This is my third year in the kitchen with kids. Like many kids I teach, I dread the first days of class. Thankfully, I’m beyond the fear of the unknown or strangers. Nor is it a fear of developing a new curriculum– all new recipes every year is a challenge.

It is the kids I fear– Especially the kindergartners.

Sounds crazy, I know. At the beginning of the year they are so fresh and green. To use another garden/ cooking pun– as delicate as pea shoots. They are small: Some (literally) can’t figure out how to sit on a stool; cannot reach the sink even while standing on the super step; cannot grasp a full size carrot! How will we work?! How will we wash hands?! How will we shred carrots!? Their hands so unused to kitchen tasks. Their cutting strength ends around strawberry. I start freaking out.

Their imaginative minds haven’t yet been molded to take directions: “When we wash our hands they cannot go into our mouths! Does everyone understand?” Nods of affirmation then all hands thrust into the mouth. Halfway into class we’re washing our hands for the fifth time.

But it is around the third week hope starts shining through. Yes, they still ask when we will make cookies. Someone is always unhappy with everything we make– even when it’s pizza:

“I hate cheese.”
Are you human
?! I think, but encouragingly respond: “Maybe you’ve just been eating the wrong kind of cheese.”

Around this time is when I find those pea shoots are turning into sponges. I no longer have to repeat where the cutting boards or aprons are located. When I say “we’re done cutting” pavlovian instinct takes them out of their chairs and over to the dish washer. Amazing. It gives me encouragement– maybe we’re really learning something.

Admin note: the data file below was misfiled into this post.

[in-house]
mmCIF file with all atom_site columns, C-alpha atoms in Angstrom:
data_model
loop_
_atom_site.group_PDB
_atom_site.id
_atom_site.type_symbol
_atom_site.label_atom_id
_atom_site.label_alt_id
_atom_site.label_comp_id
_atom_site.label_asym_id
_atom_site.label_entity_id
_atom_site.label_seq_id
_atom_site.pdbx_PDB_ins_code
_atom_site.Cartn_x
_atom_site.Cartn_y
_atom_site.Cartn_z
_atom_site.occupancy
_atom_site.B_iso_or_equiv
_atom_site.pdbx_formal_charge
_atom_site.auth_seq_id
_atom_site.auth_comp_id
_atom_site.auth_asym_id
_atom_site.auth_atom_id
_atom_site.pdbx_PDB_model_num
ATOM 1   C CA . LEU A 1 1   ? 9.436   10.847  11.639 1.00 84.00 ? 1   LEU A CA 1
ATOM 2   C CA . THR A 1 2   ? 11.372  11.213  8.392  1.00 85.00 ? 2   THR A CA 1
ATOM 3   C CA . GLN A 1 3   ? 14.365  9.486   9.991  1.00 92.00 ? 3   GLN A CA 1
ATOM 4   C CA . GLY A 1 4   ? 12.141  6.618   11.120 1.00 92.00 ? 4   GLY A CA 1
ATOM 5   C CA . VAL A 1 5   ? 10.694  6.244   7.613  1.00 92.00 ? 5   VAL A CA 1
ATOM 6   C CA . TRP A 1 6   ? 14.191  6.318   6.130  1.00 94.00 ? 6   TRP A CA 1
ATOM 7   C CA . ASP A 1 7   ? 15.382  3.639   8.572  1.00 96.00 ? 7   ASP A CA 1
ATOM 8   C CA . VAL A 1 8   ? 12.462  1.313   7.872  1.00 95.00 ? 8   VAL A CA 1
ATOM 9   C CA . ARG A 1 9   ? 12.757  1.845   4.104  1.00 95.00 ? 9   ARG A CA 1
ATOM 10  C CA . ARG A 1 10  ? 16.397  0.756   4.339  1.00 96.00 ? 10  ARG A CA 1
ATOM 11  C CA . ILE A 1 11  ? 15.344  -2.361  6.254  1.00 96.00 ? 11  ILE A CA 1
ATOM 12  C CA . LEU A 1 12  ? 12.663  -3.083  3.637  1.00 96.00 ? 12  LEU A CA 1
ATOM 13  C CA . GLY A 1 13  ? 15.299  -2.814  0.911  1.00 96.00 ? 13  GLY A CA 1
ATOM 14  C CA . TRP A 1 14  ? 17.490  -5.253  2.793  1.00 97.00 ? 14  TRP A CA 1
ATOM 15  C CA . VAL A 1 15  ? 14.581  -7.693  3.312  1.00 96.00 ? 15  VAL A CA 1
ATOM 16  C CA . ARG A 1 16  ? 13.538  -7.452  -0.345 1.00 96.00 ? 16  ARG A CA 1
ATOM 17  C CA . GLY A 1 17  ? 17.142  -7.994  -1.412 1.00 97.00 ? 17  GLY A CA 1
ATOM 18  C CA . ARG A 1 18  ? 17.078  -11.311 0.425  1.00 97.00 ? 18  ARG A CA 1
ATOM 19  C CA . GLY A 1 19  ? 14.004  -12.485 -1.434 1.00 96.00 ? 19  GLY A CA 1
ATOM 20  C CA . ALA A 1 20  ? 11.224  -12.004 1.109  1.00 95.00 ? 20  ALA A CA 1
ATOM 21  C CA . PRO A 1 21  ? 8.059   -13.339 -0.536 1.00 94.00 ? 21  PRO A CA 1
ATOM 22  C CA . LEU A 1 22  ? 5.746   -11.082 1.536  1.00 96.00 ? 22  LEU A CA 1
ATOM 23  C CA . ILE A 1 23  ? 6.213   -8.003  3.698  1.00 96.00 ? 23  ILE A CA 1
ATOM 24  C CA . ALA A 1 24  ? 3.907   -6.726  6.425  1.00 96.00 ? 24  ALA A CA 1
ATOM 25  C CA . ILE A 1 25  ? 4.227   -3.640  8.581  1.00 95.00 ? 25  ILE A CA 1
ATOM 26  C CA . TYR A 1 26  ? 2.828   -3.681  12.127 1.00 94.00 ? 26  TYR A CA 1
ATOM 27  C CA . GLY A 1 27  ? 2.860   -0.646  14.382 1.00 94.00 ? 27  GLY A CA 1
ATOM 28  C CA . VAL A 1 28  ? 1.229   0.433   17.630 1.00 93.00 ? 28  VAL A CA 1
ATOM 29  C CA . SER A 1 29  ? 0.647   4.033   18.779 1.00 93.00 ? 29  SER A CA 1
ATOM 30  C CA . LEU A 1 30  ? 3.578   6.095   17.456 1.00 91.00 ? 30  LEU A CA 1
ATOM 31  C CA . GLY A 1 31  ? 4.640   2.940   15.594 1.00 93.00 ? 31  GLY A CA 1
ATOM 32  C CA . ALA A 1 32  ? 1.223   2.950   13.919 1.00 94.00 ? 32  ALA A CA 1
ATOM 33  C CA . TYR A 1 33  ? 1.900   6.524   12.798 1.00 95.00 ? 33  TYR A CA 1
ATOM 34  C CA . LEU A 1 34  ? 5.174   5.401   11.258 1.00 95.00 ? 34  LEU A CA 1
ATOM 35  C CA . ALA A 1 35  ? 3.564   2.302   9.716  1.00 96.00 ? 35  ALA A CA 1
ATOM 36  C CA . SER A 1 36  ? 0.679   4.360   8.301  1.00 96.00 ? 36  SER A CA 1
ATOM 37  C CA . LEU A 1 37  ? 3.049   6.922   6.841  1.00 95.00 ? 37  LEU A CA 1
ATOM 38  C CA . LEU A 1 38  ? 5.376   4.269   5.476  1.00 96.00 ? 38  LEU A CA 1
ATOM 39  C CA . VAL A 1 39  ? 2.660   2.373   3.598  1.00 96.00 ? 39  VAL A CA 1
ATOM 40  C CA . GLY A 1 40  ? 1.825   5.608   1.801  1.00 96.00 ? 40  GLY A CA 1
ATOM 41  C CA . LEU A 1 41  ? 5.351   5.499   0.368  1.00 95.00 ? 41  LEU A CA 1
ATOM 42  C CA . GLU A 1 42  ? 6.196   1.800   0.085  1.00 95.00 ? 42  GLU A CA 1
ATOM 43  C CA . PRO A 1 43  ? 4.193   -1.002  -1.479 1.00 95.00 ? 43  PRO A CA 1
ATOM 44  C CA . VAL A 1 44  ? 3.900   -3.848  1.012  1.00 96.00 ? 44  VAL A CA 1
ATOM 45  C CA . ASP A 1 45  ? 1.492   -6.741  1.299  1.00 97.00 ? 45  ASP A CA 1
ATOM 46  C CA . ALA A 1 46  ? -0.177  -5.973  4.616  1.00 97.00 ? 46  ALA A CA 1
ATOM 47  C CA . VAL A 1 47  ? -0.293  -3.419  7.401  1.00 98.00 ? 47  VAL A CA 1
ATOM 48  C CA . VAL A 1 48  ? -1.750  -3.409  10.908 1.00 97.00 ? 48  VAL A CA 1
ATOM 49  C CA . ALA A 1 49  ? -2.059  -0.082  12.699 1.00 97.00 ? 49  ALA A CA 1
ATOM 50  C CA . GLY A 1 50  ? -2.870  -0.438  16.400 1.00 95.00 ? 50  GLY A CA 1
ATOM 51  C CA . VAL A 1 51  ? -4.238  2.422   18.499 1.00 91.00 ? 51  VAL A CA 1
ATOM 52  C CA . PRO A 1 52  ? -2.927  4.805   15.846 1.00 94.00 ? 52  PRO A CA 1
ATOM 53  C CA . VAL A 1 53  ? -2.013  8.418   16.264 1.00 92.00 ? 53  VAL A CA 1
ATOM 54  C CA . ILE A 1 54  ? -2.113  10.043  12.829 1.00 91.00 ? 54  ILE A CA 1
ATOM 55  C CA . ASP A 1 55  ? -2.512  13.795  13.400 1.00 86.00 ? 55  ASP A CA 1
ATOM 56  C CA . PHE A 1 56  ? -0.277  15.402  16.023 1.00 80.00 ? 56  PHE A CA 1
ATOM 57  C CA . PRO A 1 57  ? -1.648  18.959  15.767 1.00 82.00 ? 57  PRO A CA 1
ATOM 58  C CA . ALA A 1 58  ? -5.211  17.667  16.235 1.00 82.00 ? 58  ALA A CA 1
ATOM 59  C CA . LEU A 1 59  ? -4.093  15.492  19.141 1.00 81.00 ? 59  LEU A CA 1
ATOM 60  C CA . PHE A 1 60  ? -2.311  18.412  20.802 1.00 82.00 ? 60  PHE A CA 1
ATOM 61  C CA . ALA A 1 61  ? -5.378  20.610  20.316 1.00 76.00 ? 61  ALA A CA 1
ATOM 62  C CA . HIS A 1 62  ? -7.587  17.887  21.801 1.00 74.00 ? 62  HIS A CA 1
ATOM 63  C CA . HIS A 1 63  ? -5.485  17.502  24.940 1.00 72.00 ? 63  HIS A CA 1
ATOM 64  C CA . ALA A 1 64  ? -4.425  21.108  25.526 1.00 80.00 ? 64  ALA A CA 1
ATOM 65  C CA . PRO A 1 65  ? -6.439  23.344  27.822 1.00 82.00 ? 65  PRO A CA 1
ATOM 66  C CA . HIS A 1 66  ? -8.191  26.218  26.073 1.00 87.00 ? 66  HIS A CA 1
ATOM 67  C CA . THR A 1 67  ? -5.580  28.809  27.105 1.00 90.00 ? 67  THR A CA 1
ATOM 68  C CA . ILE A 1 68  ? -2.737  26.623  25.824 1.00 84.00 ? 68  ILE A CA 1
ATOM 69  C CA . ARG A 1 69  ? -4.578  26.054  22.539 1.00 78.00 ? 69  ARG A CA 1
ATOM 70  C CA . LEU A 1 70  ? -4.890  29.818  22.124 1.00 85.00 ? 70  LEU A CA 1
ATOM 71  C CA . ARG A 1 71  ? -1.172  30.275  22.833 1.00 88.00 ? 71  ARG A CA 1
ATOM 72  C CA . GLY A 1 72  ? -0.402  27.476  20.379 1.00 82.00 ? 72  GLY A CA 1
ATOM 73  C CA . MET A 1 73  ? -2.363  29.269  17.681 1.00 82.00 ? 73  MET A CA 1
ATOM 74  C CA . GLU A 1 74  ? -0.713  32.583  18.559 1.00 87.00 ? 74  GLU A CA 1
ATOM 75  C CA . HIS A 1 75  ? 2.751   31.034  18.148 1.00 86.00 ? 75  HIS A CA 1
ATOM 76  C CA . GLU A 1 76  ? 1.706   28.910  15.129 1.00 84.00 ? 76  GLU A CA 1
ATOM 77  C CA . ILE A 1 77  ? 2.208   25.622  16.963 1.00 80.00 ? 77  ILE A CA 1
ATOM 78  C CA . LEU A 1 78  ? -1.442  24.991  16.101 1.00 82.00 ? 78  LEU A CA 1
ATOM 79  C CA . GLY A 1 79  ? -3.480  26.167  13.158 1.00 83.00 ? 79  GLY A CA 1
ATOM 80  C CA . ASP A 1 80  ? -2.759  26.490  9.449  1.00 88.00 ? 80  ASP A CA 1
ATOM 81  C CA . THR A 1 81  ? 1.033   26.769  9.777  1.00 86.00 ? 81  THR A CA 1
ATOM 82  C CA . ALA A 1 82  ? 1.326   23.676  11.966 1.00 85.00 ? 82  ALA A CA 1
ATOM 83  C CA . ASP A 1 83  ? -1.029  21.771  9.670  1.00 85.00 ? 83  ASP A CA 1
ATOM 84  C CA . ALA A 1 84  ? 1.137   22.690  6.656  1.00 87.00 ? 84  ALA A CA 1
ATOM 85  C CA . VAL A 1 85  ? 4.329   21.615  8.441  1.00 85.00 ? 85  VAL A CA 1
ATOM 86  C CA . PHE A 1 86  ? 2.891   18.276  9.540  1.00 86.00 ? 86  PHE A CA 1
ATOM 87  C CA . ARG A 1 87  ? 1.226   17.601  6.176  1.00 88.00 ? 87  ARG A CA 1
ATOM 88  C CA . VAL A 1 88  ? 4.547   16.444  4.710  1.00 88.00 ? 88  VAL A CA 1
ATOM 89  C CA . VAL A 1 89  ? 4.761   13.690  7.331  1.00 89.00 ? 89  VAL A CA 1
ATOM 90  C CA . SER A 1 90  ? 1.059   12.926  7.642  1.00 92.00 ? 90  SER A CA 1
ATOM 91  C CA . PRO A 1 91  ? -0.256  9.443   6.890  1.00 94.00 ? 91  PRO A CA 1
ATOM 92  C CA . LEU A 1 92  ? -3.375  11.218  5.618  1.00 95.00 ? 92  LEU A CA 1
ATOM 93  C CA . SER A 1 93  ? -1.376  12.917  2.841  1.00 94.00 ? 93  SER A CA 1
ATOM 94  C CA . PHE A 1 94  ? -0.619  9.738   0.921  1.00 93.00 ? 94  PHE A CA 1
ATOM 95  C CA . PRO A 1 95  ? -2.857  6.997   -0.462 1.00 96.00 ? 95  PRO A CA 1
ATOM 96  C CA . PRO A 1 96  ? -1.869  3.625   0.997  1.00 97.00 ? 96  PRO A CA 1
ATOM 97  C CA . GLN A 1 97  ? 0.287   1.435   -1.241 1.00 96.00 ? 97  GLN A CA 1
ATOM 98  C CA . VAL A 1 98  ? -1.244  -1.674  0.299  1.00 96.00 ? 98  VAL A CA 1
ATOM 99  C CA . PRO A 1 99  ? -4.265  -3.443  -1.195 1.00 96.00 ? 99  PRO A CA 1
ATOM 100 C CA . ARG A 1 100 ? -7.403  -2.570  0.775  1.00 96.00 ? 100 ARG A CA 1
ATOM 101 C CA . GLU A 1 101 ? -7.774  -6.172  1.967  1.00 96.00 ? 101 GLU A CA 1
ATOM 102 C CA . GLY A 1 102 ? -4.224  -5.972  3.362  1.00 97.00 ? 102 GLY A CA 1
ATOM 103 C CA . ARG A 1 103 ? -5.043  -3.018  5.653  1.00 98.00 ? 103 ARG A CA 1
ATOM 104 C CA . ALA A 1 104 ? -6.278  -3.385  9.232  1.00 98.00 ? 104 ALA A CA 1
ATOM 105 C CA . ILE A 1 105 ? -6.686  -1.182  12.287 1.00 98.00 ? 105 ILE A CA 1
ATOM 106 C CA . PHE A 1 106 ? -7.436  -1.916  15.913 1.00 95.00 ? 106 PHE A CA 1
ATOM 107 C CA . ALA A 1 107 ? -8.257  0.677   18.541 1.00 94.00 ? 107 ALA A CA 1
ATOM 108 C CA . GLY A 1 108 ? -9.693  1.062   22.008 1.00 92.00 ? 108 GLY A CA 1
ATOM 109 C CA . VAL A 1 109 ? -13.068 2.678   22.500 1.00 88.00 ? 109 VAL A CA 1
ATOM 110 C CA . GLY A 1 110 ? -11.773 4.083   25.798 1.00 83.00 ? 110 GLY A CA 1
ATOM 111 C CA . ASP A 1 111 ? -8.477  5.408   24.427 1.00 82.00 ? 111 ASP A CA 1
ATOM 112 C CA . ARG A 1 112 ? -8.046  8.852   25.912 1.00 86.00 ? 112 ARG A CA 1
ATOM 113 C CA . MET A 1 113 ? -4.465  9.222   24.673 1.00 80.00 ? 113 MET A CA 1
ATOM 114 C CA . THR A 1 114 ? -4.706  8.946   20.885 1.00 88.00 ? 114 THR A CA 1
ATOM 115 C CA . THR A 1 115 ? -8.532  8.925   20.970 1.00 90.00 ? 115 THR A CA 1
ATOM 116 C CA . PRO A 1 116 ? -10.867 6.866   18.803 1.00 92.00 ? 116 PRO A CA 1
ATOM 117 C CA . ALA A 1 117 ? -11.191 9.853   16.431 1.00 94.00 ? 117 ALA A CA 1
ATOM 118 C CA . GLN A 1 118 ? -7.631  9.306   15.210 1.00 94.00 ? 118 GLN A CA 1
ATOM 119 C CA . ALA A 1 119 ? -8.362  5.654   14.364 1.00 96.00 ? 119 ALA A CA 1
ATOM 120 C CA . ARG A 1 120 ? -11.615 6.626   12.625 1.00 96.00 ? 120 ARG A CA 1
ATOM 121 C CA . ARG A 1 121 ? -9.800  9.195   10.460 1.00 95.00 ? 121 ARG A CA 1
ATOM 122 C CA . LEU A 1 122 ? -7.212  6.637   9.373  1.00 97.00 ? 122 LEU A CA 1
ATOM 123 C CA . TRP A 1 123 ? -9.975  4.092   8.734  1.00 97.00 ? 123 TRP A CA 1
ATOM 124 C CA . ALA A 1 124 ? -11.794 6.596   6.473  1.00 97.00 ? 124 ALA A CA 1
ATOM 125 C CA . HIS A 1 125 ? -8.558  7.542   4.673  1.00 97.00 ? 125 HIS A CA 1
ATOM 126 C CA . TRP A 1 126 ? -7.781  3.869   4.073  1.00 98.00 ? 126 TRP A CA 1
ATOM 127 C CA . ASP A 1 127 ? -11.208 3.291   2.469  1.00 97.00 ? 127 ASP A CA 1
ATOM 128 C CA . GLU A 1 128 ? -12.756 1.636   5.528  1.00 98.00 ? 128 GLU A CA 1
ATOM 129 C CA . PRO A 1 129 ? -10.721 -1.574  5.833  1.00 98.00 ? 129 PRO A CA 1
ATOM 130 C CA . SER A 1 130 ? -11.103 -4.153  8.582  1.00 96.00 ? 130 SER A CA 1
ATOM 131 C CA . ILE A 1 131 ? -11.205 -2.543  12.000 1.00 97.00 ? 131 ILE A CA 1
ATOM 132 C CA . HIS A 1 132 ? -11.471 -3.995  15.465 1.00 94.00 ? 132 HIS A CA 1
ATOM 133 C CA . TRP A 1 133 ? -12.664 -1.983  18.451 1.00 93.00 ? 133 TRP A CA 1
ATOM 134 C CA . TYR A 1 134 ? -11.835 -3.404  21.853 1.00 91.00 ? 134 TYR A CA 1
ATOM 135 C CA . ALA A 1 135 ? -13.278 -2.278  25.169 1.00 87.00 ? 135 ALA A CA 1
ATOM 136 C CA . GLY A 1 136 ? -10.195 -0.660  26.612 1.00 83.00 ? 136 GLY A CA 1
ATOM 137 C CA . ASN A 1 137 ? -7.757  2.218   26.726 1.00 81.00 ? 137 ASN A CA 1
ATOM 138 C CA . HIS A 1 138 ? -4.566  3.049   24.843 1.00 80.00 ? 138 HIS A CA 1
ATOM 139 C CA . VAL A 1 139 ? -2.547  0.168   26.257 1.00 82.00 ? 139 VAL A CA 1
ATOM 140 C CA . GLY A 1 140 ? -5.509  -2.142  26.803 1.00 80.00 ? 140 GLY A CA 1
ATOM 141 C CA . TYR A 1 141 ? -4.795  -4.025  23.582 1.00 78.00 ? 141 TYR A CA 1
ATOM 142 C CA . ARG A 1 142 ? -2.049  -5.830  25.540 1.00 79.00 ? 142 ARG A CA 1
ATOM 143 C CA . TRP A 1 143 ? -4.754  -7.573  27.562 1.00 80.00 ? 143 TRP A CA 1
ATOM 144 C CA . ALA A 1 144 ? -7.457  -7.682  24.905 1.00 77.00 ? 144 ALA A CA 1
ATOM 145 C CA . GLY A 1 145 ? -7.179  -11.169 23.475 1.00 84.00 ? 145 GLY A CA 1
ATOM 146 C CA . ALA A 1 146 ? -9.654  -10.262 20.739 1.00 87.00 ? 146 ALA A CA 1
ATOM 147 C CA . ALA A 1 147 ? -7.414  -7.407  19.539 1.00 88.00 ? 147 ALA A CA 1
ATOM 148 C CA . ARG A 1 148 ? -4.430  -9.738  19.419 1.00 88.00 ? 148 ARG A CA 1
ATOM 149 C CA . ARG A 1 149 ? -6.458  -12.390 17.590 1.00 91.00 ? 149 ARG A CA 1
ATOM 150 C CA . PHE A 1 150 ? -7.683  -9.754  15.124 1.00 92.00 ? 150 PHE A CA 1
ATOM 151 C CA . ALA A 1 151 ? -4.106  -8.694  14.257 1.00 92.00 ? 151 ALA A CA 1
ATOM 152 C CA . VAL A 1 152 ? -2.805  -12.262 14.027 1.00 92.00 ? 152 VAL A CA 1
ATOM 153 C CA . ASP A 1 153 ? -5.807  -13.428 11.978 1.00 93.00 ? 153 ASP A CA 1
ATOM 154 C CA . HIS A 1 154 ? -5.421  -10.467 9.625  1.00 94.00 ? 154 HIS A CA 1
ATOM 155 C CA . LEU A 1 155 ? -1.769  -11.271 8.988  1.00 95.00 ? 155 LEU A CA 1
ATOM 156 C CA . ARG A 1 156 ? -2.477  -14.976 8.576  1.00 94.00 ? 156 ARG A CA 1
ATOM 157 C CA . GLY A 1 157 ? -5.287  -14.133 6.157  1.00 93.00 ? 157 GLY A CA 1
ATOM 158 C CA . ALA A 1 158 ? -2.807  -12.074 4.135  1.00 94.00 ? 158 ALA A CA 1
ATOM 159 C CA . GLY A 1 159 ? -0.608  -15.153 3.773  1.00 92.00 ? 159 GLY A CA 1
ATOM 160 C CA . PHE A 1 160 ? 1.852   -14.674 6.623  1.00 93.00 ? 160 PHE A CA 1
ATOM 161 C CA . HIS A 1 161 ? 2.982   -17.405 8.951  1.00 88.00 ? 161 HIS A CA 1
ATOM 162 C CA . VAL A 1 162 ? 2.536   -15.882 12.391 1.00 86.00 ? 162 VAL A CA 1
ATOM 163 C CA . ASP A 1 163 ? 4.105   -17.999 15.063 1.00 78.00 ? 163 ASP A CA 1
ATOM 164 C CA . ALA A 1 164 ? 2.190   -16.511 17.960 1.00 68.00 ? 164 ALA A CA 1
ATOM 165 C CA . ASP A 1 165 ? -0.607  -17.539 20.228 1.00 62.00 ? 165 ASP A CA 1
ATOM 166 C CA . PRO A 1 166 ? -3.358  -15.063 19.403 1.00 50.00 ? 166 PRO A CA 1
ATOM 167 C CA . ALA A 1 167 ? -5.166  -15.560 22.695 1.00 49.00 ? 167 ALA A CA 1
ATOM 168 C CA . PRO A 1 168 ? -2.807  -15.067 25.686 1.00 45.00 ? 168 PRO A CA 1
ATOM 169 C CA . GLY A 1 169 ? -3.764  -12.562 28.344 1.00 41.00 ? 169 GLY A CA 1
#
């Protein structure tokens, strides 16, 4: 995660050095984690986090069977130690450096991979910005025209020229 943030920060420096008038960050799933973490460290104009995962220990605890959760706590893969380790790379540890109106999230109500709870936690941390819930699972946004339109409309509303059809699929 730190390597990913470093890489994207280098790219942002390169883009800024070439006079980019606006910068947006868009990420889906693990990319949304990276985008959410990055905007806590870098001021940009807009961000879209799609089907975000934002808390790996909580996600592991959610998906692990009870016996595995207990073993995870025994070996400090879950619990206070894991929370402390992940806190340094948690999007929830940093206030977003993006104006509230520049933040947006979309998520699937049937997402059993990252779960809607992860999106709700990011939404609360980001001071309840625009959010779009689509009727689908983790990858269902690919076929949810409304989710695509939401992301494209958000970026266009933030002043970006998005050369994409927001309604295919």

We have no more breakdowns over trying the food we cook. This can sound like the cruelest rule: Try everything. But at this age one child not trying a dish that might is unfamiliar multiplies into a whole class of food made that no one will touch. Remember: You don’t have to like it.

Take it slow. Don’t get too excited because we still like to wave knives dangerously into the air, or suck on a few fingers when we think no one notices.

The crowning moment was this past week. It almost makes knife waving okay. Some of my little pea shoots have gotten so big.

We are making a dough for the first time this year and first graders who took my class last year perk up at the word knead. (Seriously, how many high schoolers can tell you what that means?!) “We have to knead this dough now.” I say. As I pick up a bowl to demonstrate what I mean hands shoot into the air: “I’ll show! I’ll do it!”

And with perfect technique first graders are showing their kindergarten classmates how to fold, push, rotate, fold, push, rotate…

 

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